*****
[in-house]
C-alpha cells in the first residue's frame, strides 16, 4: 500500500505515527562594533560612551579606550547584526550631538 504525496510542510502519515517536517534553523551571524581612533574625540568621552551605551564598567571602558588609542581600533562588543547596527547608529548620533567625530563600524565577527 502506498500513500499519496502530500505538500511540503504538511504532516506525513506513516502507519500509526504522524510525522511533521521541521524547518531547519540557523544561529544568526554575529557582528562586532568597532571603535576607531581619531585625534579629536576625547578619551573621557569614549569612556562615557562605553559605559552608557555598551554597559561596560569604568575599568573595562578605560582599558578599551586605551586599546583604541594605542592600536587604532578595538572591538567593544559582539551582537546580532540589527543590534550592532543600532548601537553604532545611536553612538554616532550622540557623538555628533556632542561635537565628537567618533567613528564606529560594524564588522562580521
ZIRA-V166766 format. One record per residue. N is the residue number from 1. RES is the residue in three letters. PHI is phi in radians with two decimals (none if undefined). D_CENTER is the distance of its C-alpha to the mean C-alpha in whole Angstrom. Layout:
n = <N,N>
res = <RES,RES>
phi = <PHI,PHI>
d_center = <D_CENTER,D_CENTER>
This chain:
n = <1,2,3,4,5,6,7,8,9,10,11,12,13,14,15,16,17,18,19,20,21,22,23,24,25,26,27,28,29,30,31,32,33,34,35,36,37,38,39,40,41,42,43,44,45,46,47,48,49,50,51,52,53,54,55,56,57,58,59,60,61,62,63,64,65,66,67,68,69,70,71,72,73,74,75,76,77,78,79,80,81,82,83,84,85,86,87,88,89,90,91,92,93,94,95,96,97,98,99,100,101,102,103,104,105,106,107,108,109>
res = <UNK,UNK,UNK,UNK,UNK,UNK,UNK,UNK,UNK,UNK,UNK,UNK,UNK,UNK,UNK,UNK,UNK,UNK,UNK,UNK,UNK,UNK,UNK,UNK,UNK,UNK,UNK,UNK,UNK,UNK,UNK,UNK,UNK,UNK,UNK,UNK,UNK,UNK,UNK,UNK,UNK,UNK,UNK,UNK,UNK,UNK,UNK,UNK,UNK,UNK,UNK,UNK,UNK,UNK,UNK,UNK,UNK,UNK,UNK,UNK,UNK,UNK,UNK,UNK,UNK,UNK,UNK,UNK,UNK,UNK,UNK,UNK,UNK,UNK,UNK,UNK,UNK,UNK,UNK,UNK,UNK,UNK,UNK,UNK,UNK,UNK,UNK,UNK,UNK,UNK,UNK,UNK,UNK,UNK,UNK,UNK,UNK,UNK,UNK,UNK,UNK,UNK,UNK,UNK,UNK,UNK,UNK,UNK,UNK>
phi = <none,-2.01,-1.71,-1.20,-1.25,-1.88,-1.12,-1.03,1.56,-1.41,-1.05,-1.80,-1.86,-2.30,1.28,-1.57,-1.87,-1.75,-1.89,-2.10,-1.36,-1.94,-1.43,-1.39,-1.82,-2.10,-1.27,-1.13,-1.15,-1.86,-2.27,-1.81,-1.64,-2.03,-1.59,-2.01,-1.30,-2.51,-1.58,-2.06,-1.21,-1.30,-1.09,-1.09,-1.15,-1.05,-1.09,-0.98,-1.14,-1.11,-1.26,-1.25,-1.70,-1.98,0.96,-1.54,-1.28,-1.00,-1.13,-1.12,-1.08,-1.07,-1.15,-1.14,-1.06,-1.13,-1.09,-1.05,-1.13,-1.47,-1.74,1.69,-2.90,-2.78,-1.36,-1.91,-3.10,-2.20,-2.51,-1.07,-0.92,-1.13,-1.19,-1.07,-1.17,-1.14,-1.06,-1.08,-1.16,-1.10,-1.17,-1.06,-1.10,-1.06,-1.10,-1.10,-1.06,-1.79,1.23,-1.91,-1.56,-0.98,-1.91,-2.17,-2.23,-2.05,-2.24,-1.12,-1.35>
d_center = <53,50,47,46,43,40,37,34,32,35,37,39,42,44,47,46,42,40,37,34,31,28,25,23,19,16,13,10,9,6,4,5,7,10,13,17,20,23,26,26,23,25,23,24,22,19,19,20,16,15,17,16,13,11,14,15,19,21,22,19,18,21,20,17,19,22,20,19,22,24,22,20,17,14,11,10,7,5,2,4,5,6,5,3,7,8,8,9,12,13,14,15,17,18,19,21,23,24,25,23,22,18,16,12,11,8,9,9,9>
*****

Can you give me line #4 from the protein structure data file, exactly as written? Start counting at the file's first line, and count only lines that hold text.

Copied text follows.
n = <N,N>